WORLD OF WHISKY
The Scotch whisky industry has made steps to reduce its carbon emissions, but still has a long way to go – with the added pressure of ensuring that new technologies don’t impact on spirit character. Gavin D Smith takes stock of whisky’s low-carbon future
“While companies have already invested in existing technologies such as biomass and anaerobic digestion, it is important that the UK and Scottish governments provide policy certainty on the implementation of new technologies”
We’re very comfortable discussing whisky’s aromas, flavours and singing the praises of the single cask. But with every bottling there’s a less sexy subtext about the industry’s environmental impact, and what it’s doing to counter its carbon emissions.
“The uncomfortable fact is that spirit-making is a highly energy-intensive process,” says Gareth Roberts, distillery architect and consultant from Organic Distilleries in Helensburgh, the firm behind the creation of the new distilleries Lindores, Ardnamurchan and Nc’nean.
“Broadly speaking, it takes around one litre of fuel oil to produce each litre of pure alcohol. And there is a lot of spirit made in Scotland, so whisky may be one of our great production successes, but it is also one of our largest carbon producers. Whisky production is around seven times more energy intensive than gin production.”
There are potential solutions to that problem, and the Scotch Whisky Association (SWA) has set out stringent targets for cutting carbon emissions in its Environmental Strategy.
“Collectively, the sector has made significant improvements to our environmental impact since the SWA first launched our Environment Strategy in 2009,” says Dagmar Droogsma, director of industry at the SWA. “The industry now sources over a quarter of primary energy use from non-fossil fuel sources; water efficiency has improved by 22 per cent since the 2012 base year – more than double the 10 per cent improvement target; and only one per cent of waste is now being sent to landfill, down from four per cent in 2016.”
There’s much further to go, however. In June 2020, the SWA published a report setting out how the Scotch whisky industry can achieve net zero emissions by switching from fossil fuels to clean energy.
“While companies have already invested in existing technologies such as biomass and anaerobic digestion, it is important that the UK and Scottish governments provide policy certainty on the implementation of new technologies such as hydrogen and high-temperature heat pumps [essentially recovering energy from hot water and turning it into steam],” says Dagmar.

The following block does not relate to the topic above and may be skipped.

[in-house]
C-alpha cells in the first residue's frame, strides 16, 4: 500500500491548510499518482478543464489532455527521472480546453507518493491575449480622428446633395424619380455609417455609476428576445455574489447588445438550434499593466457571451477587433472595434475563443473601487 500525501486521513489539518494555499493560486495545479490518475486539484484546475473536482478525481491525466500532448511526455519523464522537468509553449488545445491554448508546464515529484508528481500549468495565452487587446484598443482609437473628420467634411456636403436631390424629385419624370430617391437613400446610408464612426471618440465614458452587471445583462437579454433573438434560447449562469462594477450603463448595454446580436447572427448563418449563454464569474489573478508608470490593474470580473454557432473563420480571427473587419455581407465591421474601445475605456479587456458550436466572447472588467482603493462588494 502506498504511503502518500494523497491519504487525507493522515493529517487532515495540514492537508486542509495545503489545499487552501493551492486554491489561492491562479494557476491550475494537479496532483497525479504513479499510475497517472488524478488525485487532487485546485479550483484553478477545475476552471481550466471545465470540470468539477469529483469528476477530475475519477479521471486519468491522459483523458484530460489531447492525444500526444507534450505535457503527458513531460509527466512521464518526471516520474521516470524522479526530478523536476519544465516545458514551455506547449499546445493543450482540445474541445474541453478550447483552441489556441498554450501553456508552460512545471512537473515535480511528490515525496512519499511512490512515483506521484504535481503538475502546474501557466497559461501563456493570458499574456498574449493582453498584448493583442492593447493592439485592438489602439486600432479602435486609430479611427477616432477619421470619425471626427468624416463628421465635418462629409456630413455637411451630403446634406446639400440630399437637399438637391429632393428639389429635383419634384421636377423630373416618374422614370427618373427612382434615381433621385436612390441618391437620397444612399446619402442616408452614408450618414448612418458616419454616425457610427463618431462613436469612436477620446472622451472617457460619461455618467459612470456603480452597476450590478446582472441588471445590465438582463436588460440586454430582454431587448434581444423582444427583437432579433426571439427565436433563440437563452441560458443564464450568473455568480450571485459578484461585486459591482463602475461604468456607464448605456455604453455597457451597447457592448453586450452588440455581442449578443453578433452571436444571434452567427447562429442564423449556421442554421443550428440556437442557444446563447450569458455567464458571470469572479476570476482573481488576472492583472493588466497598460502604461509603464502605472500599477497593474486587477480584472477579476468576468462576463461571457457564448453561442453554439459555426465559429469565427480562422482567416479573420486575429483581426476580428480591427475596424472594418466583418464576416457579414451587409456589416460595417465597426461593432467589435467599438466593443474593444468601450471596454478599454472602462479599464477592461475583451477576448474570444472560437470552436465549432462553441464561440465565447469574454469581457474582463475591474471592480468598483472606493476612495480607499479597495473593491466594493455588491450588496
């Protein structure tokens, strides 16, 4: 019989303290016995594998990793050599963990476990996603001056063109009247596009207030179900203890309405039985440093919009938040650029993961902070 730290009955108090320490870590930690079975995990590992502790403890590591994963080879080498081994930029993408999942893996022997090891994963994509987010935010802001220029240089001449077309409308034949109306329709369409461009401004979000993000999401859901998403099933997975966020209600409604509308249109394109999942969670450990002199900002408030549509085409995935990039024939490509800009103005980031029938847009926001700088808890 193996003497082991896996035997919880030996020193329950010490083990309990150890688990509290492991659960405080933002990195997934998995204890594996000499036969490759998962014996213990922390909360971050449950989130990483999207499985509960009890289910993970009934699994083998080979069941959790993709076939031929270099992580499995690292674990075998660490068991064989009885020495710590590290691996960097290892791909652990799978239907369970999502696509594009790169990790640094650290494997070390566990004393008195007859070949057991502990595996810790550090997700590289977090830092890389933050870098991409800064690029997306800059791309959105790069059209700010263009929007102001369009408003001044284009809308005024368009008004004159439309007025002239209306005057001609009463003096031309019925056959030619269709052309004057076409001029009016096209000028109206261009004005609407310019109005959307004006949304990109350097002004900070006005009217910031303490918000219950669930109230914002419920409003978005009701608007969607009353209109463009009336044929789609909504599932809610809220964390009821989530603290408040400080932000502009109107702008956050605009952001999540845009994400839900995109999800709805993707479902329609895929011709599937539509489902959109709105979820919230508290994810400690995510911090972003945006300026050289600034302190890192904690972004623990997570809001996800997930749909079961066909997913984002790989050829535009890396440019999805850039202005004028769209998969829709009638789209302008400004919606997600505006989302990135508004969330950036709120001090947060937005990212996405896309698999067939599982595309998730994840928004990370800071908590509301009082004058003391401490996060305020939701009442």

ABOVE: Ardnamurchan distillery’s biomass process. Image courtesy of Organic Distilleries
Apart from the policy certainty that Dagmar talks about, other challenges facing distilleries depend on a variety of factors, including the age of the plant and its location.
Shane Healey, distilling director for Whyte & Mackay, emphasises the need for flexibility. “It’s a case of finding the option that fits each site best from what is available,” he says. “Every company will find its own best way of getting to carbon neutrality. We have converted two of our five distilleries from heavy fuel oil to liquified petroleum gas (LPG), which gives us a 30 per cent reduction in carbon emissions. But we really need carbon-neutral fuel sources. Each location needs a different answer. Take Jura, for example, which is very remote, and where we are currently using oil at the distillery. There is lot of tidal power and wind farms in the area, but the technology is just not quite developed there to enable us to use it.”
Pointing out that there is a great deal of woodland on the mainland of Kintyre, not far from Jura, Shane says: “This makes biomass one option, and we’ve been evaluating that. Compressed natural gas is another possibility. Two of our other sites are on the national gas network, so we use gas there, and compressed gas goes to the other two. We’re also working on anaerobic digestion.”
Gareth Roberts echoes Shane’s need to opt for site-specific solutions. “Renewables is about using what’s near,” he says. “Biomass if near a forest, wind power if near a wind farm, solar power if in a solar area, and so on. For many existing distillers it’s about thinking of what’s least disruptive.”
“Broadly speaking, it takes around one litre of fuel oil to produce each litre of pure alcohol. And there is a lot of spirit made in Scotland”
“Renewables is about using what’s near. Biomass if near a forest, wind power if near a wind farm, solar power if in a solar area, and so on. For many existing distillers it’s about thinking of what’s least disruptive.”
“We can’t sacrifice character for energy. If you’re starting to build a distillery from scratch, you can explore alternatives. But for us with existing distilleries it wouldn’t make sense to rip out all our equipment – the carbon impact wouldn’t be good! ”
TRYING AND TESTING